“This was a once-in-a-lifetime experience that gave me exposure to both a foreign culture and the international side of the professional world,” said LaPenta, a senior in marketing from Charlotte, N.C. “My internship taught me a lot of useful information about the energy sector and gave me firsthand experience working on a team, and seeing a project through start to finish. I gained an incredible amount of connections and friends along the way, all of whom I have been staying in touch with since I returned back to the states.”
Padgett said interns worked on specific projects for companies and were divided into teams: three to four Auburn students teamed with one to two Chinese students, with each group led by an MBA student.
Some researched whether LegoLand would be a feasible investment in Western China. Other students were asked how to commercialize a “kid-friendly” mall; perform a market description of the beer industry in China and devise strategy options for Carlsberg as it takes on industry leader Snow; plan how to better market Scandinavia as a potential vacation destination for Chinese residents; and study the potential models for addressing the needs of older consumers based on real a estate development called “City of Golden Ages.”
Ralph Reed, a senior in accounting and finance from Atlanta, thanked Golden Ages lead investor Dr. Per Jenster in a personal letter made available to Harbert College.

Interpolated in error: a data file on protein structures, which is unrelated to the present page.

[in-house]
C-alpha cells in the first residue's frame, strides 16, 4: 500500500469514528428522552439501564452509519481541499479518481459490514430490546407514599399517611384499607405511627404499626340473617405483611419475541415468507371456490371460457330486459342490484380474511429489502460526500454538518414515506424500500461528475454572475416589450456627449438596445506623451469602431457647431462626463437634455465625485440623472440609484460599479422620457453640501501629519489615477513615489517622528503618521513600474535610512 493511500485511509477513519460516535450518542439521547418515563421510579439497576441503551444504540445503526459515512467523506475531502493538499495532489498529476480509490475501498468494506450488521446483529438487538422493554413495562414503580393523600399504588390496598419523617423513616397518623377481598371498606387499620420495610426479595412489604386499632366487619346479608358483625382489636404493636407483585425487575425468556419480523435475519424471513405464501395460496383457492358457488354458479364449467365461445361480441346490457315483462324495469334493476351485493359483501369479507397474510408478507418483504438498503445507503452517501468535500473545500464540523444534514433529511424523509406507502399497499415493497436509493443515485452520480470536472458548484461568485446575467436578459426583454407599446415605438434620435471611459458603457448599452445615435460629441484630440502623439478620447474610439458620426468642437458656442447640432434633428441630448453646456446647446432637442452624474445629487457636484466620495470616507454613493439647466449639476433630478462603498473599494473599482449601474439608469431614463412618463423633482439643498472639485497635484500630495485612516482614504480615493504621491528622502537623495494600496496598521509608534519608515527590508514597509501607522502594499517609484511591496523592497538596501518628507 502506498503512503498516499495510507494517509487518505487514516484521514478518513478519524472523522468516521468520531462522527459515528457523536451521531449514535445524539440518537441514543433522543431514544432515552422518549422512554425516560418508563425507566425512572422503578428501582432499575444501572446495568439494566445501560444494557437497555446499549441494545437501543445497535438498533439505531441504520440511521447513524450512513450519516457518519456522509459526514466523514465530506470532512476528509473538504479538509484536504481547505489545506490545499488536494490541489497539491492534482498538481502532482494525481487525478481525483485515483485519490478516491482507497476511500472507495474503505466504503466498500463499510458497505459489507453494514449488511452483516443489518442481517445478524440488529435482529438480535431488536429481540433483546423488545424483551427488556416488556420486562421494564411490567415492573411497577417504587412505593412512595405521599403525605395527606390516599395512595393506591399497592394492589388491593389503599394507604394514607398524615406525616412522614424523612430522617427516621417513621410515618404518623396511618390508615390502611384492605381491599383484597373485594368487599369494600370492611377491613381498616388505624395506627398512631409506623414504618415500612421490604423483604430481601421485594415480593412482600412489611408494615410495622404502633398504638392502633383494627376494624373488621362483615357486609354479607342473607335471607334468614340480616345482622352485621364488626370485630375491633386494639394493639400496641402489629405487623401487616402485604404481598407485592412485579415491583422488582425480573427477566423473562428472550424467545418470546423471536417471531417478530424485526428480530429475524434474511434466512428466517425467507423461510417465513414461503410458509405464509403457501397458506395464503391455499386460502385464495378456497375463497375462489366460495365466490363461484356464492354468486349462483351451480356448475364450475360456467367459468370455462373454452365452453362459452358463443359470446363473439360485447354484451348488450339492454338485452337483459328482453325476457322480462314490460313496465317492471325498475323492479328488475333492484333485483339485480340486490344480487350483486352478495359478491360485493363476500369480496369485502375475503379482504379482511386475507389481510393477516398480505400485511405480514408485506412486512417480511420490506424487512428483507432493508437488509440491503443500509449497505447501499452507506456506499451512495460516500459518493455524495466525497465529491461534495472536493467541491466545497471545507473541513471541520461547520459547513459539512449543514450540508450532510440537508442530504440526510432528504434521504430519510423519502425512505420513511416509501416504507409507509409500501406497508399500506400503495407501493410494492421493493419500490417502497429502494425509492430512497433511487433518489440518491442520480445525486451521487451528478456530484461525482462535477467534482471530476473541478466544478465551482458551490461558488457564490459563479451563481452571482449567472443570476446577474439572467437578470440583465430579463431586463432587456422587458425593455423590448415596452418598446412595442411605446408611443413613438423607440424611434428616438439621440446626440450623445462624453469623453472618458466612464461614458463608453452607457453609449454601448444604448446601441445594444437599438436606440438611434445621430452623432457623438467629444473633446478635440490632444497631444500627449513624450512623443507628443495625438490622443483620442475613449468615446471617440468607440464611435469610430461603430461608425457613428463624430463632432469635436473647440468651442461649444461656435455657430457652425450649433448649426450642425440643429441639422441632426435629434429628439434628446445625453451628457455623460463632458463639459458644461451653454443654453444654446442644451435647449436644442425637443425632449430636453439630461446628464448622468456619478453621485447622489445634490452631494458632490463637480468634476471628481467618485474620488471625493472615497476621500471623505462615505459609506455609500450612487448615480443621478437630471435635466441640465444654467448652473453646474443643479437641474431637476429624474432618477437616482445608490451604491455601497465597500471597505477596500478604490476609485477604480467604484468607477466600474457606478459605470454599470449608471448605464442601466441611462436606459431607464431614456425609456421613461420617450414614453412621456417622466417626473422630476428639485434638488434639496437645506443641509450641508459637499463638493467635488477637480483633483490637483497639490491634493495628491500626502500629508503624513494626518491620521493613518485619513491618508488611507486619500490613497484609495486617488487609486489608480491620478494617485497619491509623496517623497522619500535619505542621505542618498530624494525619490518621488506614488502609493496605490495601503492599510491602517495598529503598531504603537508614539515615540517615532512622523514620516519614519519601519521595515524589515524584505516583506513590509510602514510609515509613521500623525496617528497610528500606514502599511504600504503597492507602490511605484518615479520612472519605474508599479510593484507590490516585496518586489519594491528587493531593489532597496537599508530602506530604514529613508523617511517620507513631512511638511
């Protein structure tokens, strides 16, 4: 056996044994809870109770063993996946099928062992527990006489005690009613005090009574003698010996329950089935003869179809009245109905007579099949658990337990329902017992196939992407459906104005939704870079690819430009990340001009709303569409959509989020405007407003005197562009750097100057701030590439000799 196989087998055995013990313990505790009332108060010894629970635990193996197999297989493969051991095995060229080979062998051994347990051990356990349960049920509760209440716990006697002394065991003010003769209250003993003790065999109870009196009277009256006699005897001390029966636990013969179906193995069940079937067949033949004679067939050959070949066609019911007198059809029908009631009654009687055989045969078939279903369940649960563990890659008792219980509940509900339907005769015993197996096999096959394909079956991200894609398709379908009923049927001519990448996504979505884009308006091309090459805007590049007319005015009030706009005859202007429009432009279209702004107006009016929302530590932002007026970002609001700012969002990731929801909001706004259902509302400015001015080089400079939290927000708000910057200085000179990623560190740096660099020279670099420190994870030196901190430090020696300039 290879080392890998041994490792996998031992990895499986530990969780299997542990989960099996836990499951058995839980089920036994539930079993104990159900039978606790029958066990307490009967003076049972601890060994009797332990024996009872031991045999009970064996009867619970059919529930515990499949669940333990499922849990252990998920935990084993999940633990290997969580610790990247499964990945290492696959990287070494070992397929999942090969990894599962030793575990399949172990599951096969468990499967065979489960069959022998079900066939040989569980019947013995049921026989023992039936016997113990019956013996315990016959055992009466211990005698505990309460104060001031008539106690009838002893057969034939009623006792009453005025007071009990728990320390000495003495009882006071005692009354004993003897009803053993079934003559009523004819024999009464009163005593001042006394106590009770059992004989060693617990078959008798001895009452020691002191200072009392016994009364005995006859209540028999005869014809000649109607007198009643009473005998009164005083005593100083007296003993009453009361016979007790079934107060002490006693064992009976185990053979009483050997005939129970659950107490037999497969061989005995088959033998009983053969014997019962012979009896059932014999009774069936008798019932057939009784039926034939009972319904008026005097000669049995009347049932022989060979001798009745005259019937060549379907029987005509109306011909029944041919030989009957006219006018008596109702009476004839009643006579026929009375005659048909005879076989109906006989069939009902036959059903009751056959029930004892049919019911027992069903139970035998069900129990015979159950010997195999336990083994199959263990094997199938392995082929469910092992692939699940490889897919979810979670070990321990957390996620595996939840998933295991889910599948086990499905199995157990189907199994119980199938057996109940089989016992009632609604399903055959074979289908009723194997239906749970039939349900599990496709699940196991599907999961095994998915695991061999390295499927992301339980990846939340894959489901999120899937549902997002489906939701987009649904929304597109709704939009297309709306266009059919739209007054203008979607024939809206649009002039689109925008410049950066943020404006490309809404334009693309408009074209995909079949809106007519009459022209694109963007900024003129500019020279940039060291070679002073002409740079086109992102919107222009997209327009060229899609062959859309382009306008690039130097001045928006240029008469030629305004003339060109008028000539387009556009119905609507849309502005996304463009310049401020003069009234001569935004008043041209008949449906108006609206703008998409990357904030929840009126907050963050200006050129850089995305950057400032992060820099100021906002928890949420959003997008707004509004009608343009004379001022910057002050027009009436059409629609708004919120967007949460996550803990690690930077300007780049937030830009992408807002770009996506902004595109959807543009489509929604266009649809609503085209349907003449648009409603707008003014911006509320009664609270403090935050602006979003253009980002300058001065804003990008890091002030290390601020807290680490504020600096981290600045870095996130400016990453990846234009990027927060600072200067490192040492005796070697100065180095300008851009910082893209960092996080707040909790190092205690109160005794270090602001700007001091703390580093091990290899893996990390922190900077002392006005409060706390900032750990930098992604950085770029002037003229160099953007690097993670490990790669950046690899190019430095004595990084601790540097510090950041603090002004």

“I really learned a lot — not only about the proper way to present a case, using the storyboard method, but about the challenges associated with operating in the real world,” Reed wrote. “Case studies are great, but they do not teach you the challenges of collecting the information.
“I also have developed much as an individual. I have never grown so much, in so little time, as I have being in China. Things operate in a completely different manner here. This is extremely frustrating at times, but after a few weeks one can learn to handle the differences.”
Padgett encouraged students to consider learning to work internationally, noting that “business is global.”
“China and India combined account for 10 percent of the world’s gross domestic product,” Padgett said. “This could double by 2025. This means our students have to understand different cultures, particularly business cultures.”
Aside from guaranteed placement within a professional international environment, students also have the opportunity to earn credits in Principles of Marketing (three hours), International Marketing (three hours), Consumer Behavior (three hours), Promotion Strategy (three hours), and Financial Markets and Institutions (three hours).
For further information about China, Dublin, London and the Global Internship Program, please contact Dan Padgett at firstname.lastname@example.org or call 844-2462. Each location is limited to 20 students.